Home 9 Blog Posts 9 The Past, Present and Future of the SDGs and Scholarly Communications

The Past, Present and Future of the SDGs and Scholarly Communications

by | Mar 2, 2022 | 4 comments

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By Simon Linacre, Head of Content, Brand, & Press, Digital Science

Taking a quick look at the world’s collective media output over the first weeks of January 2022, one might be forgiven for thinking the climate crisis had disappeared. In contrast to the in-depth reporting of COP26 meeting in Glasgow in November 2021, most media outlets in the West seemed to have focused on tensions on the Russian border with Ukraine, upcoming elections for President Macron in France – and birthday parties in 10 Downing Street in the UK. While all these stories do have some import, there has been more coverage of the Netflix drama Don’t Look Up which satirises the media’s lack of concern about an impending global crisis than the actual impending global crisis we are facing.

However, academic publishers at least seem to have taken a more progressive, consistent take on climate questions judging by the increasing engagement they have had with them, and specifically the United Nations’ 17 Sustainable Development Goals (SDGs). The goals were set by the UN in 2015 and adopted by all UN member states to provide a shared blueprint for “peace and prosperity for people and the planet”. Using the latest academic research and the previously adopted Millennium Goals as a basis, the SDGs set out dozens of targets across 17 broad areas to be achieved by 2030.

Given the level of buy in from governments, it is perhaps not surprising that several of them started to fund research programs that were aligned to the SDGs, and at the same time research groups were focused on aligning themselves to global-scale mission-driven research goals. It was only a matter of time until academic publishers started to reflect this realignment in research strategies, and in recent years we have seen publishers such as Emerald and Taylor & Francis launch SDG-related publishing platforms. [Disclosure: I worked at Emerald from 2003-2018)

Moreover, discovery and data services have also been keen to fulfil new pathways into SDG-related research, with Scopus recently announcing SDG details being added to documents and Dimensions having added SDG search filters back in 2020. When you add university rankings from the likes of Times Higher using SDGs to derive their impact rankings it seems that higher education and academic research are awash with SDG-related data. And there is more to come. A number of pilots have been reported on based around the SDGs, including one I have been involved in with Cabells and Saint Joseph’s University which uses AI to attribute an ‘SDG Impact Intensity’ rating to journals depending on their relevance to the UN goals.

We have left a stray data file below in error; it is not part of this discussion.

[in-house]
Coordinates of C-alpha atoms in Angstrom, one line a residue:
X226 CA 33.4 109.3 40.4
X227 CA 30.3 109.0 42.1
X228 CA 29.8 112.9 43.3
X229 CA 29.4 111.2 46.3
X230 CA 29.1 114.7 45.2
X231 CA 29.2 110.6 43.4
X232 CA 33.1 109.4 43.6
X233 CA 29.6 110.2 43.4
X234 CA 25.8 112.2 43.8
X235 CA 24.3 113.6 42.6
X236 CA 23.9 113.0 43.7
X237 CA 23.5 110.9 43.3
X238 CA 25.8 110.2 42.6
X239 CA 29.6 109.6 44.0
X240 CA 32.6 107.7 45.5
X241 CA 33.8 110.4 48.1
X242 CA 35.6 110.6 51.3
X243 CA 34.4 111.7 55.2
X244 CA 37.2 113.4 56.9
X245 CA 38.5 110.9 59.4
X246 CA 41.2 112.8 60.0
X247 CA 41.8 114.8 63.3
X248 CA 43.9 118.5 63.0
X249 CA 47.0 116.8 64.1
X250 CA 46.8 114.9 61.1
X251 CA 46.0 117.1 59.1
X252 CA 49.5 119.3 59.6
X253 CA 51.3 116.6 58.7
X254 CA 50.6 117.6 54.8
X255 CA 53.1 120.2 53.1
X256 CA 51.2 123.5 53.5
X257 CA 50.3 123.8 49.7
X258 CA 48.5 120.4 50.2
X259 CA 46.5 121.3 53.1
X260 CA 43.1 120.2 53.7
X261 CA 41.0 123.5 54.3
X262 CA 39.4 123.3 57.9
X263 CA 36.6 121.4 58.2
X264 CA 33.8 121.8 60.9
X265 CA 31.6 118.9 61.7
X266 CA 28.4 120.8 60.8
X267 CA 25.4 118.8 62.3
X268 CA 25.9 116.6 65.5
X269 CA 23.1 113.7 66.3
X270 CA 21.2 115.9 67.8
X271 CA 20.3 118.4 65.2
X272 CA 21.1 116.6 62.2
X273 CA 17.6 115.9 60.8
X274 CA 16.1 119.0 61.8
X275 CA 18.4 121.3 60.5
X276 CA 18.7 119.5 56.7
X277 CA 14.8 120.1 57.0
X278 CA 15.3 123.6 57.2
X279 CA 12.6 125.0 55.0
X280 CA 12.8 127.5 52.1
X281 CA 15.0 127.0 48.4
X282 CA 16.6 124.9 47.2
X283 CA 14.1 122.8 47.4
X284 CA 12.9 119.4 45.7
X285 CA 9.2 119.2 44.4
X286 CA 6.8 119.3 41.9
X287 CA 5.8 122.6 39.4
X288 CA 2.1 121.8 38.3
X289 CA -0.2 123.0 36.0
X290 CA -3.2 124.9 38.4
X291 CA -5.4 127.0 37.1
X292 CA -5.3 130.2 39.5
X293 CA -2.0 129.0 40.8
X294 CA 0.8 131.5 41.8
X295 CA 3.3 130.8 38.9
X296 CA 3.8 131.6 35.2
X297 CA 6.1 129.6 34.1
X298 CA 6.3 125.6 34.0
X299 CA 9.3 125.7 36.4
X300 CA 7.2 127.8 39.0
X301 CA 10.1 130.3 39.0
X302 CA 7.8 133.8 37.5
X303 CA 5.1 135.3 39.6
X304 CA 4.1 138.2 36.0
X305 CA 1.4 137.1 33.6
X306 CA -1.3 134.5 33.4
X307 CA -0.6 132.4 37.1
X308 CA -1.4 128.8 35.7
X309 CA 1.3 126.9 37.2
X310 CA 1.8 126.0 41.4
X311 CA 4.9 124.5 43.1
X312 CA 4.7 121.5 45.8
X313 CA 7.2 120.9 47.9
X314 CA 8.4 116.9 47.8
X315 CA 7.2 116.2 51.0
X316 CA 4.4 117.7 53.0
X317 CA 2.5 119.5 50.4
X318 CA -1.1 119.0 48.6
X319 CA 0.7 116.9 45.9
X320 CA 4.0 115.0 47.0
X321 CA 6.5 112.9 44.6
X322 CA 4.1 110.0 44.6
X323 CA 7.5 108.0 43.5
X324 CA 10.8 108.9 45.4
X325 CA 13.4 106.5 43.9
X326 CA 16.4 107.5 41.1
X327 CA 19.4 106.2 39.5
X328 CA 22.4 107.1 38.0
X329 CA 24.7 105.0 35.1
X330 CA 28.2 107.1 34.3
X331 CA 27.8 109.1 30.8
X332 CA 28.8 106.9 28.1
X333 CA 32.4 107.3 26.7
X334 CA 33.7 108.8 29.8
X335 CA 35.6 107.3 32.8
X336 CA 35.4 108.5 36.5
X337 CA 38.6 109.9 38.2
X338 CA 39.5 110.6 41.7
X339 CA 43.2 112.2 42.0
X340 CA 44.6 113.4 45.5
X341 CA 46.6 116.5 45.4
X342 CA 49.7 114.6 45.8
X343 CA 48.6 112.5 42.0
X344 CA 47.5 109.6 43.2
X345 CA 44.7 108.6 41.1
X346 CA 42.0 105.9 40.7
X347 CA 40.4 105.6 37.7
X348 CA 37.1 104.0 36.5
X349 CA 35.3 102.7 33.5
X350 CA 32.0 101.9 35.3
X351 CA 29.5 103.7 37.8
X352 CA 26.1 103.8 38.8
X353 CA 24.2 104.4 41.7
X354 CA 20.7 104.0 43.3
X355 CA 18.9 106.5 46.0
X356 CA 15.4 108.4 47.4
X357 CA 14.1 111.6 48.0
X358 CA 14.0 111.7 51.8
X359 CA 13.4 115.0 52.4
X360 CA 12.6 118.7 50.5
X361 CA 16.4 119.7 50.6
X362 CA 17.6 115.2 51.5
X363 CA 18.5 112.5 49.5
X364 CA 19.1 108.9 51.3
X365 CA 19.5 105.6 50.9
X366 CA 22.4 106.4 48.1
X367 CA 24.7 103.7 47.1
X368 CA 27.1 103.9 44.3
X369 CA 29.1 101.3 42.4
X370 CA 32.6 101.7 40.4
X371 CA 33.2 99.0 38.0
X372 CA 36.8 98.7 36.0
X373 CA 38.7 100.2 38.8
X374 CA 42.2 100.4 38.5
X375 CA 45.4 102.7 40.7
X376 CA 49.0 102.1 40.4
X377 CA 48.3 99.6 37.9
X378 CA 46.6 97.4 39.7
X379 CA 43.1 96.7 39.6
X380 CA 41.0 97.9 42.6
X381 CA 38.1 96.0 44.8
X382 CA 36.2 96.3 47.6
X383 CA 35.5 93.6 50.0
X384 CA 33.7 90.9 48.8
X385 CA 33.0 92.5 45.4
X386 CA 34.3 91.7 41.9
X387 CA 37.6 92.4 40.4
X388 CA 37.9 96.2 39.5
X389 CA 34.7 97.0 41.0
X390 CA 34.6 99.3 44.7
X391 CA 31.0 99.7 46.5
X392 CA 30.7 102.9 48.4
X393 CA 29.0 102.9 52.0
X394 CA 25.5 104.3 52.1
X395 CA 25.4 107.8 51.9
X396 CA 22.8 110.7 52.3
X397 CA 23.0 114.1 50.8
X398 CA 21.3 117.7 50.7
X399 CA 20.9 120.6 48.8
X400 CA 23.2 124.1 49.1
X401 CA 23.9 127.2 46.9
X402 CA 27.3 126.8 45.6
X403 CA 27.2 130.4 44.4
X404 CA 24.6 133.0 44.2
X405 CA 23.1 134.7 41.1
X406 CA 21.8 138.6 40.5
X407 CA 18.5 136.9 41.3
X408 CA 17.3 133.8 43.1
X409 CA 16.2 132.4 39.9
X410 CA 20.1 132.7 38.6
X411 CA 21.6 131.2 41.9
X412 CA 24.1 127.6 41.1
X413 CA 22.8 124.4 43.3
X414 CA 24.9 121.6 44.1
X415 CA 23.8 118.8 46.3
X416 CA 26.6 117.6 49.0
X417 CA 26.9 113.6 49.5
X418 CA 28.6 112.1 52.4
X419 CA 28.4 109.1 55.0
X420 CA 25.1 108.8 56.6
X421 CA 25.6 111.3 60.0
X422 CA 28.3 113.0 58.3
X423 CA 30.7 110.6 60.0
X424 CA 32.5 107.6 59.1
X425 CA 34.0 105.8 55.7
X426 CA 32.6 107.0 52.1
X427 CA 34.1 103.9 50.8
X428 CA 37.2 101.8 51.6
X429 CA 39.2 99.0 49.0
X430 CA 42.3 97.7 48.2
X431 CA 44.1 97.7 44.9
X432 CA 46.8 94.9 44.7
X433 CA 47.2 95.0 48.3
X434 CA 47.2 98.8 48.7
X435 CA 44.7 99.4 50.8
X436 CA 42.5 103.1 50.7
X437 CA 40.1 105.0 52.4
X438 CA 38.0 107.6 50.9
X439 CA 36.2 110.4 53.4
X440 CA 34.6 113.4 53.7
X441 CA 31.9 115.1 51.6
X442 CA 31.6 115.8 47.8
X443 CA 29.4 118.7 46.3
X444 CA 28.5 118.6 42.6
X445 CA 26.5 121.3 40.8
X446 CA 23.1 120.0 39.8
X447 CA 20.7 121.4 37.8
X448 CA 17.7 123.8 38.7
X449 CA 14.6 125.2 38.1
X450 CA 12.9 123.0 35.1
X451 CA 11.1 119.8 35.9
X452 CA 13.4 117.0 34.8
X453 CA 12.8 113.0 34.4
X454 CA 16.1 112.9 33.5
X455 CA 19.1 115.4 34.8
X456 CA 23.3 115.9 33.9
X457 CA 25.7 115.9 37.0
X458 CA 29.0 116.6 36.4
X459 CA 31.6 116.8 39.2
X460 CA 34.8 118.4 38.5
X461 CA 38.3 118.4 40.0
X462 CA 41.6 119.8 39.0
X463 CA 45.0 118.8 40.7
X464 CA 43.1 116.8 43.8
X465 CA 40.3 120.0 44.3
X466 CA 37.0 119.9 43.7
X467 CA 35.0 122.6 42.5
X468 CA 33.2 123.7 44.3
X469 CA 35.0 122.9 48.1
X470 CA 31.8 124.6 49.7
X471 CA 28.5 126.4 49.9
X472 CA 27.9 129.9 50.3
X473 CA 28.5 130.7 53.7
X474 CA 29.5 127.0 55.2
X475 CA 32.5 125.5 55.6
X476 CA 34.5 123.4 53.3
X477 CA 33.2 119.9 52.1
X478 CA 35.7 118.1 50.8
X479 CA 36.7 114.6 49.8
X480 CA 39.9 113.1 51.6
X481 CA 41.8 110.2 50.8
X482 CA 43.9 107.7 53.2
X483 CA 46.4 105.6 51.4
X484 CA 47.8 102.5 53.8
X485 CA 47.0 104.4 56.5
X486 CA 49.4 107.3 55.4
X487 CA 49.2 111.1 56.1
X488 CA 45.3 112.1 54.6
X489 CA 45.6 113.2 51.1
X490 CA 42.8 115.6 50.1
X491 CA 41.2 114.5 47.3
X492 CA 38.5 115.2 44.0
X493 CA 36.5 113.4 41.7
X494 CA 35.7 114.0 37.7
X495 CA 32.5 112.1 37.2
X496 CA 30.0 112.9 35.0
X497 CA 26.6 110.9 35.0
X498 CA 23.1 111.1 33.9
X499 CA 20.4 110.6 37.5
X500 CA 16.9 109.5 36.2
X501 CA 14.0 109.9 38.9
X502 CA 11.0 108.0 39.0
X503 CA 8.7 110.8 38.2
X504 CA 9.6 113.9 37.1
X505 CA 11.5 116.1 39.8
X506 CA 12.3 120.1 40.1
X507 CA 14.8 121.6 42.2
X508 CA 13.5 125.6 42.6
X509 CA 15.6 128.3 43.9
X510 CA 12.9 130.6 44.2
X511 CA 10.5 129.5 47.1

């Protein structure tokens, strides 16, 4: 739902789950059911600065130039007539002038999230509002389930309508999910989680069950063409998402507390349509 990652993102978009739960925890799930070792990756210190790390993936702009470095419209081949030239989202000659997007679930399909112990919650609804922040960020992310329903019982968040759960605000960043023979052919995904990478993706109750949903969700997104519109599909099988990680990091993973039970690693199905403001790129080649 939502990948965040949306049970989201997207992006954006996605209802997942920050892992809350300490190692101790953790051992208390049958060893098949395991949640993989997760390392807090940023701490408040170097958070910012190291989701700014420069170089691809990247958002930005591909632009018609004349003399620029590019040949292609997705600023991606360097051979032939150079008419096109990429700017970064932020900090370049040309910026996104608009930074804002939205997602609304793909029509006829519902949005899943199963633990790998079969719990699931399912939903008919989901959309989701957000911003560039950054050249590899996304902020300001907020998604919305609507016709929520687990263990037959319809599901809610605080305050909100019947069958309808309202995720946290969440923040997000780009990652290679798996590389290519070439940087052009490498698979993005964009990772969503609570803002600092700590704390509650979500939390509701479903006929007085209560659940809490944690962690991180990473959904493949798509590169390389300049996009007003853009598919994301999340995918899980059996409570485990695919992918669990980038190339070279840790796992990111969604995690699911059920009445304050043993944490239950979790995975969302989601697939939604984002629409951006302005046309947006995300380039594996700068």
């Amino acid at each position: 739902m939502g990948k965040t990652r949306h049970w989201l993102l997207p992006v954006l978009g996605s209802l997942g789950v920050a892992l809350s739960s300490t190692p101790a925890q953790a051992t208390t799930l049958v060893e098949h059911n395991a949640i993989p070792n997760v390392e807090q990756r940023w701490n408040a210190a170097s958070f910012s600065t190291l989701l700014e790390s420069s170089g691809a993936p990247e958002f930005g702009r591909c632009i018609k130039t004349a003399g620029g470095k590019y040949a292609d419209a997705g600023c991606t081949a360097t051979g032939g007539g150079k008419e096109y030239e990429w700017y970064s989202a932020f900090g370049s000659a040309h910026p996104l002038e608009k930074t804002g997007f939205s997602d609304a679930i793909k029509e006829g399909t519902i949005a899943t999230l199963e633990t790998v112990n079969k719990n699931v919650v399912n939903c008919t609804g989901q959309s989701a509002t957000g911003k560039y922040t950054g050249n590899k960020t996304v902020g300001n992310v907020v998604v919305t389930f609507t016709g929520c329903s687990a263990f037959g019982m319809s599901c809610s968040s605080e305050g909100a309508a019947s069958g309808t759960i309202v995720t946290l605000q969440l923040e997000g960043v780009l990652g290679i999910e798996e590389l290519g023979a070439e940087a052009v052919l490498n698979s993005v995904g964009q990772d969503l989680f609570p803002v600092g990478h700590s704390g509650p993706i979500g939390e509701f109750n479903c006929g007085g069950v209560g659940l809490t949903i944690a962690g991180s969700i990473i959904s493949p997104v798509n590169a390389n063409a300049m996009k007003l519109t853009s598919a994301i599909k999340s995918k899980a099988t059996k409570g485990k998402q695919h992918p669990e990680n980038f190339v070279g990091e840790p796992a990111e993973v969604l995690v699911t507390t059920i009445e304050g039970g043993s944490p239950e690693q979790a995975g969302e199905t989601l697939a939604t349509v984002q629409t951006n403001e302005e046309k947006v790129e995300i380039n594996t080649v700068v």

However, one question still remains for all these initiatives: do they actually help ensure the UN SDGs are achieved by 2030? One group that is seeking to answer that question has been born out of the SDGs themselves in respect to SDG number 17: ‘Partnerships for the Goals’. Under the auspices of the UN Higher Education Sustainability Initiative, a Fellows Group has recently started meeting, populated by representatives from those academic publishers which have signed the UN SDG Publishers Compact. The group have started a number of projects that have the broad aim of ensuring various publishing initiatives fulfil their potential to support delivery of the SDGs. If the new group collaborates as effectively as SDG #17 envisaged, then scholarly communications should be satisfied that it has ‘done its bit’ for a better world, and also ensured frameworks based on action and achievement replace traditional metrics that have been unable to achieve such outcomes.